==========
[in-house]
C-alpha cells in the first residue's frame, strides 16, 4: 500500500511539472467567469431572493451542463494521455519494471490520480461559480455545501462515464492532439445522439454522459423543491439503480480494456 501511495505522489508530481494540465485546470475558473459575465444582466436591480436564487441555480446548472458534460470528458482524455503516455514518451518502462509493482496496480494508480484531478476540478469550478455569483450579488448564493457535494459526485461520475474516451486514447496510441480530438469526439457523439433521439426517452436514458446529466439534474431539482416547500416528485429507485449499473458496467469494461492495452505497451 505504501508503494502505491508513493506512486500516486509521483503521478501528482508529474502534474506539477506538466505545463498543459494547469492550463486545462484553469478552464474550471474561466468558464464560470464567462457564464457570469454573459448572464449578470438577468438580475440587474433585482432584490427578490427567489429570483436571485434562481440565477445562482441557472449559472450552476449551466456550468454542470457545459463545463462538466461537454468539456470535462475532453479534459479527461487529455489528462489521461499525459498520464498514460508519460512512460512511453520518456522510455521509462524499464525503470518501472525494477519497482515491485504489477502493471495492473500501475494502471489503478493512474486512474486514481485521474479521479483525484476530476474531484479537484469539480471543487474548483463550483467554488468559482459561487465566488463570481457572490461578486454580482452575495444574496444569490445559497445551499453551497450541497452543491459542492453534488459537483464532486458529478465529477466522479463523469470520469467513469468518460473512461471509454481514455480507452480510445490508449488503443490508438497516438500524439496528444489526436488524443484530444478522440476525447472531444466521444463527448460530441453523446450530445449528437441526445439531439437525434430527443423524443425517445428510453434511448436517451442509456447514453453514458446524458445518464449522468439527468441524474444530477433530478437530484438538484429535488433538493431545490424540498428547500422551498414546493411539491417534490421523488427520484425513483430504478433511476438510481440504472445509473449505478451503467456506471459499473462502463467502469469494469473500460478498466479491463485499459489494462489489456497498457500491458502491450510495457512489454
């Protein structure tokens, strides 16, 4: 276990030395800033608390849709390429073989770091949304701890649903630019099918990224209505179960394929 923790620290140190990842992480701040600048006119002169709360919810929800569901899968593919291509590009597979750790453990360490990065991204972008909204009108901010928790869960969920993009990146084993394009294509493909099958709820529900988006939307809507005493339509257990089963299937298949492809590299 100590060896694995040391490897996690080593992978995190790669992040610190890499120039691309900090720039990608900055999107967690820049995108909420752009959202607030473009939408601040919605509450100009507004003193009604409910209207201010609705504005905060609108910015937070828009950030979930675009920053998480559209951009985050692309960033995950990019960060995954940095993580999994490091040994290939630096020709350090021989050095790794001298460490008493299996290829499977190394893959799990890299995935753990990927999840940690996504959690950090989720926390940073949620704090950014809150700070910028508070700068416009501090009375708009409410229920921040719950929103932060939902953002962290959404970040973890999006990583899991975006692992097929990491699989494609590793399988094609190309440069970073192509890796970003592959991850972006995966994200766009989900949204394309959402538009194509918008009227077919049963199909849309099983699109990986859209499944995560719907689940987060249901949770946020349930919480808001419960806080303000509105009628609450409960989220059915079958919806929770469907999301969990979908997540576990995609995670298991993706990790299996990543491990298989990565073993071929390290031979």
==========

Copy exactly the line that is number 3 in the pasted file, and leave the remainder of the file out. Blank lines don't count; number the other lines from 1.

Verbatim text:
């Protein structure tokens, strides 16, 4: 276990030395800033608390849709390429073989770091949304701890649903630019099918990224209505179960394929 923790620290140190990842992480701040600048006119002169709360919810929800569901899968593919291509590009597979750790453990360490990065991204972008909204009108901010928790869960969920993009990146084993394009294509493909099958709820529900988006939307809507005493339509257990089963299937298949492809590299 100590060896694995040391490897996690080593992978995190790669992040610190890499120039691309900090720039990608900055999107967690820049995108909420752009959202607030473009939408601040919605509450100009507004003193009604409910209207201010609705504005905060609108910015937070828009950030979930675009920053998480559209951009985050692309960033995950990019960060995954940095993580999994490091040994290939630096020709350090021989050095790794001298460490008493299996290829499977190394893959799990890299995935753990990927999840940690996504959690950090989720926390940073949620704090950014809150700070910028508070700068416009501090009375708009409410229920921040719950929103932060939902953002962290959404970040973890999006990583899991975006692992097929990491699989494609590793399988094609190309440069970073192509890796970003592959991850972006995966994200766009989900949204394309959402538009194509918008009227077919049963199909849309099983699109990986859209499944995560719907689940987060249901949770946020349930919480808001419960806080303000509105009628609450409960989220059915079958919806929770469907999301969990979908997540576990995609995670298991993706990790299996990543491990298989990565073993071929390290031979």